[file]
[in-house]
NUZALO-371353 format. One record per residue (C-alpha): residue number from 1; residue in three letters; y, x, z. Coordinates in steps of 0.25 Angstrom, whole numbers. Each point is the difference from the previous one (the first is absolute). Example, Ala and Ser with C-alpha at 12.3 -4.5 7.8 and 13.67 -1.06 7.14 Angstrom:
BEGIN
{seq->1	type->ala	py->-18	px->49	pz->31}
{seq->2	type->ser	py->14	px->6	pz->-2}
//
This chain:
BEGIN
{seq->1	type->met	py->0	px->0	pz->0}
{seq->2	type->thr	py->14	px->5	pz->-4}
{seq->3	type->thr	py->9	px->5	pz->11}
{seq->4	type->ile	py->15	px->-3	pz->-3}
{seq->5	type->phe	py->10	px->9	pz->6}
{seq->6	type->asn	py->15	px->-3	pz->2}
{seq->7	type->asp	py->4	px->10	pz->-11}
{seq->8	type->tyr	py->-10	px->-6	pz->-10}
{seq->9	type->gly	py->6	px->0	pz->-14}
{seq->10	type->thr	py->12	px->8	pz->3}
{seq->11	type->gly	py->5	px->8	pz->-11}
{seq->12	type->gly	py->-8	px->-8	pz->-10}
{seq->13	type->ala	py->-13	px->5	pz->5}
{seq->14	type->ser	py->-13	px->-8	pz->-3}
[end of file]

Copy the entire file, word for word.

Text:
[in-house]
NUZALO-371353 format. One record per residue (C-alpha): residue number from 1; residue in three letters; y, x, z. Coordinates in steps of 0.25 Angstrom, whole numbers. Each point is the difference from the previous one (the first is absolute). Example, Ala and Ser with C-alpha at 12.3 -4.5 7.8 and 13.67 -1.06 7.14 Angstrom:
BEGIN
{seq->1	type->ala	py->-18	px->49	pz->31}
{seq->2	type->ser	py->14	px->6	pz->-2}
//
This chain:
BEGIN
{seq->1	type->met	py->0	px->0	pz->0}
{seq->2	type->thr	py->14	px->5	pz->-4}
{seq->3	type->thr	py->9	px->5	pz->11}
{seq->4	type->ile	py->15	px->-3	pz->-3}
{seq->5	type->phe	py->10	px->9	pz->6}
{seq->6	type->asn	py->15	px->-3	pz->2}
{seq->7	type->asp	py->4	px->10	pz->-11}
{seq->8	type->tyr	py->-10	px->-6	pz->-10}
{seq->9	type->gly	py->6	px->0	pz->-14}
{seq->10	type->thr	py->12	px->8	pz->3}
{seq->11	type->gly	py->5	px->8	pz->-11}
{seq->12	type->gly	py->-8	px->-8	pz->-10}
{seq->13	type->ala	py->-13	px->5	pz->5}
{seq->14	type->ser	py->-13	px->-8	pz->-3}